Over the years I’ve been lucky enough to work on lots of build projects, during which time I’ve learnt that one of the most crucial parts to any build project is communicating with the client (and their dev-teams) the way in which we work and what to expect. Web development moves pretty fast – one day you’re writing simple HTML and CSS and the next you’re using SASS, Jasmine, Grunt, ARIA… the list goes on. So, we don’t expect the client (or even their dev-teams) to be up to date with all of the technologies we use on a daily basis. This is why we now send our clients’ a Technical Delivery Document (TDD) at the start of each project.
The Technical Delivery Document is designed to aid the client’s understanding of the way we work and what the outcome is on the end user. This certainly isn’t something new in the industry but we felt it was beneficial to try and communicate our approach at the start of a project and better manage the client’s expectations at the same time. The approach detailed in the TDD is by no means set in stone and therefore gives us an opportunity to discuss and change our approach, where necessary, to better meet the client’s needs.
So what exactly is in this document?
For us, it outlines the various specifications we follow, the tools we use and contains a few examples of how this might affect the user. For example, our Front-end development document (we have TDDs for back-end too!) details:
- Our approach to responsive design;
- What technologies are used (e.g. HTML5, CSS3);
- The specification we follow (e.g. HTML5, WCAG 2.0);
- Tools used as part of our process (e.g. Grunt, Bower);
- Any 3rd party libraries used (e.g. jQuery, Modernizr);
- What testing we carry out (e.g. Jasmine, cross-browser);
- What effect our approach might have on the user’s experience AKA “Today’s web”.
All of the topics we cover are intended to inform the client and/or their dev-team, before we begin a project, as to the way we work. The tools and libraries aspect is predictable if you are a developer, but it is useful to be specific about it, just in case there are any legacy libraries the client needs to continue supporting (e.g. a specific version of jQuery, or if they want to be library free).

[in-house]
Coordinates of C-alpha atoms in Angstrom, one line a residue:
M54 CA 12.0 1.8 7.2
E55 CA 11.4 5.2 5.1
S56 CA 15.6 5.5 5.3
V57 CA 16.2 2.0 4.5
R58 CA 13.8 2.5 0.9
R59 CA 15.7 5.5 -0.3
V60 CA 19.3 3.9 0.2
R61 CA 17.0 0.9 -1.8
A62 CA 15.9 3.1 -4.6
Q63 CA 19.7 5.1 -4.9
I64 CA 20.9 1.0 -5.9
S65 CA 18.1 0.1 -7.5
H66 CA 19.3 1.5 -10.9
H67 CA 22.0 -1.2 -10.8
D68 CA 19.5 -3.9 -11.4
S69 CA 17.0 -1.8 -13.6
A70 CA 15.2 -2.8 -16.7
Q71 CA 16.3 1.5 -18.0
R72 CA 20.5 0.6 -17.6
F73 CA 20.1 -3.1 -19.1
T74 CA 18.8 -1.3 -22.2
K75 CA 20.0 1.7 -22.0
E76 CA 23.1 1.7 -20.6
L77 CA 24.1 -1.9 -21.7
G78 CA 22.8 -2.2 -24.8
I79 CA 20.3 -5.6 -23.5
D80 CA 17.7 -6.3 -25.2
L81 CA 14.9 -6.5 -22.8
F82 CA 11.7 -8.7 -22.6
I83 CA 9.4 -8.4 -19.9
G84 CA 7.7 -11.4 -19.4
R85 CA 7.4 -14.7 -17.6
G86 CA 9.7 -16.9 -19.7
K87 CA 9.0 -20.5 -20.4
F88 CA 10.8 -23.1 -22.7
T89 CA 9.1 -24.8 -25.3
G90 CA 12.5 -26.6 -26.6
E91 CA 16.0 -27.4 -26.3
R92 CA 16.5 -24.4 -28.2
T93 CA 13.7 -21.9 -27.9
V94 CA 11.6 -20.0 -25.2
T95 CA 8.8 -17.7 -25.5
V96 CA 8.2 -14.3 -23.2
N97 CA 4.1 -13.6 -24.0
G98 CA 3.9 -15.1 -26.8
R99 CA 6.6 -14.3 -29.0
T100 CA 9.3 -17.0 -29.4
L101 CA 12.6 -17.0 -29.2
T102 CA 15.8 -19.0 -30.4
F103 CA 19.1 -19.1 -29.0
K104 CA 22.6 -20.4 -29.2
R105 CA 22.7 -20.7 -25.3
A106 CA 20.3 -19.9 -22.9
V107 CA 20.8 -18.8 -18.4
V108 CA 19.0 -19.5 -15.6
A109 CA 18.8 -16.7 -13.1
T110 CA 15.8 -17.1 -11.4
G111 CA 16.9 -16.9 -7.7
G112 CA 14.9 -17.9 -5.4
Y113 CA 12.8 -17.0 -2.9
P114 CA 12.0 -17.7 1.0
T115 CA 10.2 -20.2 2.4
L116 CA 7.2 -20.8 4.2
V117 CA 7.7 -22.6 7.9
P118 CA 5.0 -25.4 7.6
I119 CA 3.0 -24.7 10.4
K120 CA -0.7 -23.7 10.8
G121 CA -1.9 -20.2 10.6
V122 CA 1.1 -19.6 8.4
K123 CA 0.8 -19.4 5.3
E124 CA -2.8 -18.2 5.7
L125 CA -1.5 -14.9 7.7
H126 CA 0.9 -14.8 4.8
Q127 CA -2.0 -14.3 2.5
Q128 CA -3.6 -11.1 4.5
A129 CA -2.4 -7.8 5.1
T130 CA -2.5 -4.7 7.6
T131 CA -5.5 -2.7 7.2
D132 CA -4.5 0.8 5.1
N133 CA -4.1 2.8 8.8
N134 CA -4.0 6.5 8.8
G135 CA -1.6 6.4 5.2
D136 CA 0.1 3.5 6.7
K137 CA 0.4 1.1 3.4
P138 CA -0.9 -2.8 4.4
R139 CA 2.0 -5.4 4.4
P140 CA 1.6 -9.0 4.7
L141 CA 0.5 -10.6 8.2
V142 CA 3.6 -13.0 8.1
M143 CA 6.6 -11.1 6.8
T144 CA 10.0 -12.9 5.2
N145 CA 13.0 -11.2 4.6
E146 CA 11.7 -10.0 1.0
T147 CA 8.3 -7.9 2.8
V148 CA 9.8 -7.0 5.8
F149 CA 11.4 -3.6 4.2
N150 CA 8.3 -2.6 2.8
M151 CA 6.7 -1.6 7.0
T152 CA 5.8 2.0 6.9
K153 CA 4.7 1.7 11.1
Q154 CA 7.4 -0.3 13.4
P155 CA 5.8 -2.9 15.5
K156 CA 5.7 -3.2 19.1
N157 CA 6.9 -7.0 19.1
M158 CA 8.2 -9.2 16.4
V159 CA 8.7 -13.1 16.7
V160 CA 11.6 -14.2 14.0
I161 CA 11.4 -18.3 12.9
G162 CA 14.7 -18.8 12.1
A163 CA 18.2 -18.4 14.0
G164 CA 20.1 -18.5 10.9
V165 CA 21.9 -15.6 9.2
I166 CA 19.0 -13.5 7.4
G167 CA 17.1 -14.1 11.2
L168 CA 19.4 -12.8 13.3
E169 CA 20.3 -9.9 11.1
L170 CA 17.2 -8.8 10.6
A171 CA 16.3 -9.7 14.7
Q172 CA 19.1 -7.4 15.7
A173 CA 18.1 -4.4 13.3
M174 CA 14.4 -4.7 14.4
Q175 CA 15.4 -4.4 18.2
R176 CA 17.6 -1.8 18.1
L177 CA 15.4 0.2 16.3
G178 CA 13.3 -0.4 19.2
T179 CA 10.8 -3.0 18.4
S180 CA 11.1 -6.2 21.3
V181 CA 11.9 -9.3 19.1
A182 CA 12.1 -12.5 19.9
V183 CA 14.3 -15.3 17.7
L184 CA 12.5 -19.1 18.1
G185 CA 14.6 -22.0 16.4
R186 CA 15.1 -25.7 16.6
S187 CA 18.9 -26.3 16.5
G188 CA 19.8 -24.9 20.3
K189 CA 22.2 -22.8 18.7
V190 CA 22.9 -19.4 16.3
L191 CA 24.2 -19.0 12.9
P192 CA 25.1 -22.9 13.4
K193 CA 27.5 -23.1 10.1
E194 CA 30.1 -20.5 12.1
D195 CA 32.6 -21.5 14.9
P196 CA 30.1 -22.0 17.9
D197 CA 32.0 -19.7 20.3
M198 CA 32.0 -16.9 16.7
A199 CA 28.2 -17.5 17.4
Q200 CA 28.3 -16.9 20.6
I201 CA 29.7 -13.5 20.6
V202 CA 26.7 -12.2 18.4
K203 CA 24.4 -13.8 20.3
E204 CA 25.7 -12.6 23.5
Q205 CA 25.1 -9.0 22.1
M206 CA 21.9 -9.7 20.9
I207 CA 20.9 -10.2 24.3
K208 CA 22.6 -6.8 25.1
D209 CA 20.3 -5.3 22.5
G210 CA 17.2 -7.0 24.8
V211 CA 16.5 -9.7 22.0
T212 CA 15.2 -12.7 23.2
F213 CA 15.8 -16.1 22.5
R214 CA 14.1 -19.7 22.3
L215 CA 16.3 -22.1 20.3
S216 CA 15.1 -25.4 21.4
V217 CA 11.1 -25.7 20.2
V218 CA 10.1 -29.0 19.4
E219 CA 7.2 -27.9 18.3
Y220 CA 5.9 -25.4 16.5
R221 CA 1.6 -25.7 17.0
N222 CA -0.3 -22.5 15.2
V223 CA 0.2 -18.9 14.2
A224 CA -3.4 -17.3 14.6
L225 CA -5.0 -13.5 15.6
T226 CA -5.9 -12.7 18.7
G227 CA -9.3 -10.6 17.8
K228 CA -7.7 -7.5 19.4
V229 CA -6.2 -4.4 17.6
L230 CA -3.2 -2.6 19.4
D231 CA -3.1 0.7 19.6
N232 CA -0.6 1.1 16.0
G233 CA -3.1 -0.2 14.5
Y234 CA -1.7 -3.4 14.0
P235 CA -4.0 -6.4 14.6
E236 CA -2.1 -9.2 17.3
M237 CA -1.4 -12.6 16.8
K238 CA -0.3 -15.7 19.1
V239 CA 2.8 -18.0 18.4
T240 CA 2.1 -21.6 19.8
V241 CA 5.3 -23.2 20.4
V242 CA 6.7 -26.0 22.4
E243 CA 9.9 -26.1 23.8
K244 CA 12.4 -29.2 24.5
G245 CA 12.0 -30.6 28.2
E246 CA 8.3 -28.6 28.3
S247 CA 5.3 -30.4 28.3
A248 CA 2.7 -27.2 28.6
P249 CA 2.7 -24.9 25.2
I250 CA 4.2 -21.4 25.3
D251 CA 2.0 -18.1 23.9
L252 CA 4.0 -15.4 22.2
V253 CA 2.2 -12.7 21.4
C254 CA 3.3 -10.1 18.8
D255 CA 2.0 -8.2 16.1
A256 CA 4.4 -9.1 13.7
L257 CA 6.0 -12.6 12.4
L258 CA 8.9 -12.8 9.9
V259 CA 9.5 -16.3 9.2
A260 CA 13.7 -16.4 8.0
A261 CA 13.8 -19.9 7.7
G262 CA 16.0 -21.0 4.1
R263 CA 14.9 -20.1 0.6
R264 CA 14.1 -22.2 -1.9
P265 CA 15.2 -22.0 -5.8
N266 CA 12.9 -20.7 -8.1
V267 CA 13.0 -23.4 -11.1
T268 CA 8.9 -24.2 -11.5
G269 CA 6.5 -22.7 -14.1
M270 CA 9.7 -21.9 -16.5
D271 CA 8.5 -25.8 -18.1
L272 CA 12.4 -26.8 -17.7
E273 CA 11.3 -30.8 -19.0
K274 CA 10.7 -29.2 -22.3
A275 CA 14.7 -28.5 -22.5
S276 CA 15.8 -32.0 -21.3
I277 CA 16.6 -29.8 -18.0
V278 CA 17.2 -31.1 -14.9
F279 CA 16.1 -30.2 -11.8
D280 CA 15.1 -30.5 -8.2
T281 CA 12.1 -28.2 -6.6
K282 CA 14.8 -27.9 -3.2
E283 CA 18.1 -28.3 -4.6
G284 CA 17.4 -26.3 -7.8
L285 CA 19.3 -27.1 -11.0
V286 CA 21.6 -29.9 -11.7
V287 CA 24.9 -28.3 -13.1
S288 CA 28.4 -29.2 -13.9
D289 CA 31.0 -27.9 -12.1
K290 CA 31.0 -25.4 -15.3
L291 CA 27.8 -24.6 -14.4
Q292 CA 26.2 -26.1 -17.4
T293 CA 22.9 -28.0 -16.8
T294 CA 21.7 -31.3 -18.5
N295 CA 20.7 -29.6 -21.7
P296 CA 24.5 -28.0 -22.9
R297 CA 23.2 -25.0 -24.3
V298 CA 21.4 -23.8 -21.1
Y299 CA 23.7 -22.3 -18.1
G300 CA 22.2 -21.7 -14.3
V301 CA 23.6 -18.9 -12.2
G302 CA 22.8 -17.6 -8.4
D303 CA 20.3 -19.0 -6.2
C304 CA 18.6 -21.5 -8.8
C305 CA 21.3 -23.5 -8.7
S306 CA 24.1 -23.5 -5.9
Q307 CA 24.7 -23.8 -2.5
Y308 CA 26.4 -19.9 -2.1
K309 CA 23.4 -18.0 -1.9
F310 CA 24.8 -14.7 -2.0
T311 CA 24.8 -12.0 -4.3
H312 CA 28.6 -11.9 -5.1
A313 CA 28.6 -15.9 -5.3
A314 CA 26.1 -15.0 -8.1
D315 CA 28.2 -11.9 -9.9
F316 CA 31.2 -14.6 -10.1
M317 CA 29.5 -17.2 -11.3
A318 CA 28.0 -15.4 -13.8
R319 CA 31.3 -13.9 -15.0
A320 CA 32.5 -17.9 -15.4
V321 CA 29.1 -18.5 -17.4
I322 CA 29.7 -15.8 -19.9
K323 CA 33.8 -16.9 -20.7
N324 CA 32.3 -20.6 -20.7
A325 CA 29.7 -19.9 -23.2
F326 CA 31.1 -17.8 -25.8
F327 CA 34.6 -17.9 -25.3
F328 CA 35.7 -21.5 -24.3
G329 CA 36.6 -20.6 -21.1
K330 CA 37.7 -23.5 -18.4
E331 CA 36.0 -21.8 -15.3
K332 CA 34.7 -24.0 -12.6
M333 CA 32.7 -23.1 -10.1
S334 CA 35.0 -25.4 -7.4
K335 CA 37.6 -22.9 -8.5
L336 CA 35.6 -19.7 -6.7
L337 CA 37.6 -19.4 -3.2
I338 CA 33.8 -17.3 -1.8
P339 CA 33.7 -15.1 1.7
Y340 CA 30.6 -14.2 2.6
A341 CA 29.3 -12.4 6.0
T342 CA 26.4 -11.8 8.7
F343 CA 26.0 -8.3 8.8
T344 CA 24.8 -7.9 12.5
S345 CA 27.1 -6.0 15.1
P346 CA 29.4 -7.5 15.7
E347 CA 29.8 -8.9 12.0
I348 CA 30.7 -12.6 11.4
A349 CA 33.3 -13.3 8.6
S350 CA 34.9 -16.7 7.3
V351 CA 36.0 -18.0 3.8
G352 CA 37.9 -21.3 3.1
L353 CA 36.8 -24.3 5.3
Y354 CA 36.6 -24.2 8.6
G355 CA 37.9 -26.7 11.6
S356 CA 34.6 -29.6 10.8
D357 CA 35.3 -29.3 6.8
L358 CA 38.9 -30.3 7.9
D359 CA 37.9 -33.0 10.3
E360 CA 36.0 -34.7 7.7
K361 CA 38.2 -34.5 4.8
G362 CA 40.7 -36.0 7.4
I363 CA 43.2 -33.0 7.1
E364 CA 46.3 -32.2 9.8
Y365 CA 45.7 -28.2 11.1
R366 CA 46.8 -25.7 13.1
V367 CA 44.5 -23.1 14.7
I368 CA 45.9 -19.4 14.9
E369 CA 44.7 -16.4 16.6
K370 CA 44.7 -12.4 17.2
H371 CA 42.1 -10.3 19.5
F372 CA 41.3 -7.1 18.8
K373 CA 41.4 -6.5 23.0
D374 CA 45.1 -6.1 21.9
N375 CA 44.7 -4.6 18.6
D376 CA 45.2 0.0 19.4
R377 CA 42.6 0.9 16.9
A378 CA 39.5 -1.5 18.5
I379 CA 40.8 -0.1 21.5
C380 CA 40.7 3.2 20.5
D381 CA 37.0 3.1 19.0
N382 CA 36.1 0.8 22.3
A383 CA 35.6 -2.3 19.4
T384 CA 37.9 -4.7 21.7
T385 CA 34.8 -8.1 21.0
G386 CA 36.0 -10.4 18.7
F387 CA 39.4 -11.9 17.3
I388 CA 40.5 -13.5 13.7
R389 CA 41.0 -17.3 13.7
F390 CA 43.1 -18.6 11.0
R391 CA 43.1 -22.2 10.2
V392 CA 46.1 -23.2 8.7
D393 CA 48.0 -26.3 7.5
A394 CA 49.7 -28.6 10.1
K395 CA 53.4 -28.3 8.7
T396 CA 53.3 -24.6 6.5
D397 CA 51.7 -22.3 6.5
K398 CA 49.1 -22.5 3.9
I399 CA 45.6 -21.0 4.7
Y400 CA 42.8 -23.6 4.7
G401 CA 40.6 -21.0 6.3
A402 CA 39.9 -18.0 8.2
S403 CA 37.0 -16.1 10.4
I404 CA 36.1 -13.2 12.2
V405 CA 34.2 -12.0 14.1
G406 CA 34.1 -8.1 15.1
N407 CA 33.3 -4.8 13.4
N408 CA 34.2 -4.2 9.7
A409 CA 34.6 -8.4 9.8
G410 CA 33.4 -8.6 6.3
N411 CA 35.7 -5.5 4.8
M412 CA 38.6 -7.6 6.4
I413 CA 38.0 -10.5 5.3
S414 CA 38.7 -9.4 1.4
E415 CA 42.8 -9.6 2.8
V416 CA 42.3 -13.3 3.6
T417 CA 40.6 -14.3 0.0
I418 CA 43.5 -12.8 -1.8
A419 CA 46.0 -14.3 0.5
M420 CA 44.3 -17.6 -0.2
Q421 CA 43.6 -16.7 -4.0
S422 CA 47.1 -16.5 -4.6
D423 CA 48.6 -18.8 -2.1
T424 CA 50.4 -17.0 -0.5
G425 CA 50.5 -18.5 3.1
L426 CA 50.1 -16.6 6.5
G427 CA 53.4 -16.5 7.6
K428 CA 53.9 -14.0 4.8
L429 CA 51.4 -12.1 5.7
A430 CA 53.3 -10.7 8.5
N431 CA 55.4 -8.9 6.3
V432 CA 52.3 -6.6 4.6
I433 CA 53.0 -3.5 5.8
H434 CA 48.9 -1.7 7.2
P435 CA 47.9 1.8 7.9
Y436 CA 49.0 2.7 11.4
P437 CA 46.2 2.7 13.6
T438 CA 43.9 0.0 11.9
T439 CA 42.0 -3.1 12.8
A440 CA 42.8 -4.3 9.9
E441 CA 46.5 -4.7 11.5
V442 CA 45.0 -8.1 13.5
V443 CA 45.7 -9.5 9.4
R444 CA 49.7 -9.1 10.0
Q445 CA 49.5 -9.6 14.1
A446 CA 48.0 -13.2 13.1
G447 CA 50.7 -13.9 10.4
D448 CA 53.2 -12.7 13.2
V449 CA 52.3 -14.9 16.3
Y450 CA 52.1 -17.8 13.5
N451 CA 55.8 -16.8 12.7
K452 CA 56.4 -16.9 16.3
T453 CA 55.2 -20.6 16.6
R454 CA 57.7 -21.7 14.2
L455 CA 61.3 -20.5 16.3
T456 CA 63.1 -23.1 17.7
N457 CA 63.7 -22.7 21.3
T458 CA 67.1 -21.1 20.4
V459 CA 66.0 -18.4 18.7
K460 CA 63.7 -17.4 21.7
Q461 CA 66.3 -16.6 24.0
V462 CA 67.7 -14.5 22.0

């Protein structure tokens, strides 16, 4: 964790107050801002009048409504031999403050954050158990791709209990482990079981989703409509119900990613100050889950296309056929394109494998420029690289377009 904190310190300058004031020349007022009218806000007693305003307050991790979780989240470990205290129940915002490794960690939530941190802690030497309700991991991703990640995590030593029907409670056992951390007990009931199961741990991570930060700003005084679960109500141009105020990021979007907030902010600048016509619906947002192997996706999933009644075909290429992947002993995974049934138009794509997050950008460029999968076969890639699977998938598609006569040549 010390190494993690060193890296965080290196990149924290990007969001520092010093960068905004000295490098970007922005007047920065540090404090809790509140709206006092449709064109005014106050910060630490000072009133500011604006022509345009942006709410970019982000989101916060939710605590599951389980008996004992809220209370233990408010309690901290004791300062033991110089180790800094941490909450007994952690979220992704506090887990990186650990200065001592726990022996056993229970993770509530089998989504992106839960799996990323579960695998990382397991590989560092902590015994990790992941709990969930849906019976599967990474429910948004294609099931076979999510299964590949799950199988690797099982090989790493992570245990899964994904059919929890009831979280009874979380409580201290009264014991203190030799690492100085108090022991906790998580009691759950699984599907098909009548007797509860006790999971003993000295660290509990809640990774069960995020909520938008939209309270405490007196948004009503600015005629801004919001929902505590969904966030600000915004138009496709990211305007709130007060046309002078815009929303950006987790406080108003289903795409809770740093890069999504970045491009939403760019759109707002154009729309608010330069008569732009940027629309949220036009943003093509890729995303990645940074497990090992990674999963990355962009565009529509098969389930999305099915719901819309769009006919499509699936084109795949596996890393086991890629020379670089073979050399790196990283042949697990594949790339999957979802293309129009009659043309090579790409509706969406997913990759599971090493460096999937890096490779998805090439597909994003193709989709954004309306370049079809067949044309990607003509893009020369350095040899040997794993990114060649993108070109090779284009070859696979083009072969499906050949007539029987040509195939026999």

Quite often the decision makers involved in a project are, understandably, not up to speed with the more technical aspects of how the web or browsers work. For that reason we include the “Today’s web” section. This section is designed to explain what impact our approach might have on the user experience of the site. For example, we illustrate rendering differences in the browser for things such as web fonts and form elements as well as answer those classic questions like “Where are my rounded corners?” or “Why does it look different in Internet Explorer 7?”. And yes, we do have clients who use IE7!
Why do this?
As mentioned, there are several reasons why we are doing this for our technical projects. Firstly, it is to try and set the stage regarding our technical approach. Very few development teams take exactly the same approach; so we try to explain ours in the hope that it better communicates what to expect from us. Secondly, it is to try and help manage the client’s expectations early in the project – the more we can communicate at the start, the easier it is for the client to make informed decisions when it comes to deciding if they really need those rounded corners in IE7. Finally, by documenting our approach, the Technical Delivery Document can be used to define a standard and steer any work carried out on the project in the future.